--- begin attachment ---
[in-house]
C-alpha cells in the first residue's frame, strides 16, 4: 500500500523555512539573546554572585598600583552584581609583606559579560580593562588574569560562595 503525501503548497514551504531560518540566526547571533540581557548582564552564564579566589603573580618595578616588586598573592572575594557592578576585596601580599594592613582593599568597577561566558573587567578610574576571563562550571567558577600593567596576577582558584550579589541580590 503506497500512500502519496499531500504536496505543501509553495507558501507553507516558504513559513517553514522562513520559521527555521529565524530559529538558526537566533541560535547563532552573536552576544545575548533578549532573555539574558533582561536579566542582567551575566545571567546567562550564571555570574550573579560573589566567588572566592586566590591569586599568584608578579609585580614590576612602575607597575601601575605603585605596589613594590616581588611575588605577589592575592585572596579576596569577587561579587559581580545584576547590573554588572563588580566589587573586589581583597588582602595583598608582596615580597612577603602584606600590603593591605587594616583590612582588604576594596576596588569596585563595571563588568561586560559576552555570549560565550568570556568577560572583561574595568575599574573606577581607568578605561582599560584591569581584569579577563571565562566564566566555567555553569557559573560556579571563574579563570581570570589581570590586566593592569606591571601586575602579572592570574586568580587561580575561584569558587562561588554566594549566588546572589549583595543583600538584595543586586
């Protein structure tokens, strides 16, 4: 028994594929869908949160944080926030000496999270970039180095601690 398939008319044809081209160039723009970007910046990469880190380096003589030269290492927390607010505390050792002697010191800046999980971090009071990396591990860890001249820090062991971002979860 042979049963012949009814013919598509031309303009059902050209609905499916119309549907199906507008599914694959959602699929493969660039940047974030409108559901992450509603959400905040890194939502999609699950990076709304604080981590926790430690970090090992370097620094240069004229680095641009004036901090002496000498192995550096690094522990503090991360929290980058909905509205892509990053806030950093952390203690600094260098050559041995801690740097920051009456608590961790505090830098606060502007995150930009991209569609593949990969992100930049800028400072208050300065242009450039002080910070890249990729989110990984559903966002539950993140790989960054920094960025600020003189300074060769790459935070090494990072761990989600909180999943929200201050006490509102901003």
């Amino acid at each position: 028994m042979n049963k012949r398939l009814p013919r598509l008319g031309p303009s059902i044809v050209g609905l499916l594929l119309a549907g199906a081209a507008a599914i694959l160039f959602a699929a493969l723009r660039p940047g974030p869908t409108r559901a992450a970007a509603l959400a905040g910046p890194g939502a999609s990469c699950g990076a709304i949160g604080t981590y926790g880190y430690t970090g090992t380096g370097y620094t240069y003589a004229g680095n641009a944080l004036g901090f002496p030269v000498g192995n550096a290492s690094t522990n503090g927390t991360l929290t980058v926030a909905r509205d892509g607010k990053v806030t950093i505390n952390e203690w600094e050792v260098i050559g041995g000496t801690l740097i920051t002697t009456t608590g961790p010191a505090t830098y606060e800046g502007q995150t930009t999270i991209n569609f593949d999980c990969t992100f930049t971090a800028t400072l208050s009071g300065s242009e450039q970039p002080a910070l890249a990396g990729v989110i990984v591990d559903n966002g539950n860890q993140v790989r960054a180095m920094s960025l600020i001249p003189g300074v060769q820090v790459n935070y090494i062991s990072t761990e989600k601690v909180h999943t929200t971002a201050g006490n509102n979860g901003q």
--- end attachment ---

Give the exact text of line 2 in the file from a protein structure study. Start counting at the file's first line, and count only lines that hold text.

C-alpha cells in the first residue's frame, strides 16, 4: 500500500523555512539573546554572585598600583552584581609583606559579560580593562588574569560562595 503525501503548497514551504531560518540566526547571533540581557548582564552564564579566589603573580618595578616588586598573592572575594557592578576585596601580599594592613582593599568597577561566558573587567578610574576571563562550571567558577600593567596576577582558584550579589541580590 503506497500512500502519496499531500504536496505543501509553495507558501507553507516558504513559513517553514522562513520559521527555521529565524530559529538558526537566533541560535547563532552573536552576544545575548533578549532573555539574558533582561536579566542582567551575566545571567546567562550564571555570574550573579560573589566567588572566592586566590591569586599568584608578579609585580614590576612602575607597575601601575605603585605596589613594590616581588611575588605577589592575592585572596579576596569577587561579587559581580545584576547590573554588572563588580566589587573586589581583597588582602595583598608582596615580597612577603602584606600590603593591605587594616583590612582588604576594596576596588569596585563595571563588568561586560559576552555570549560565550568570556568577560572583561574595568575599574573606577581607568578605561582599560584591569581584569579577563571565562566564566566555567555553569557559573560556579571563574579563570581570570589581570590586566593592569606591571601586575602579572592570574586568580587561580575561584569558587562561588554566594549566588546572589549583595543583600538584595543586586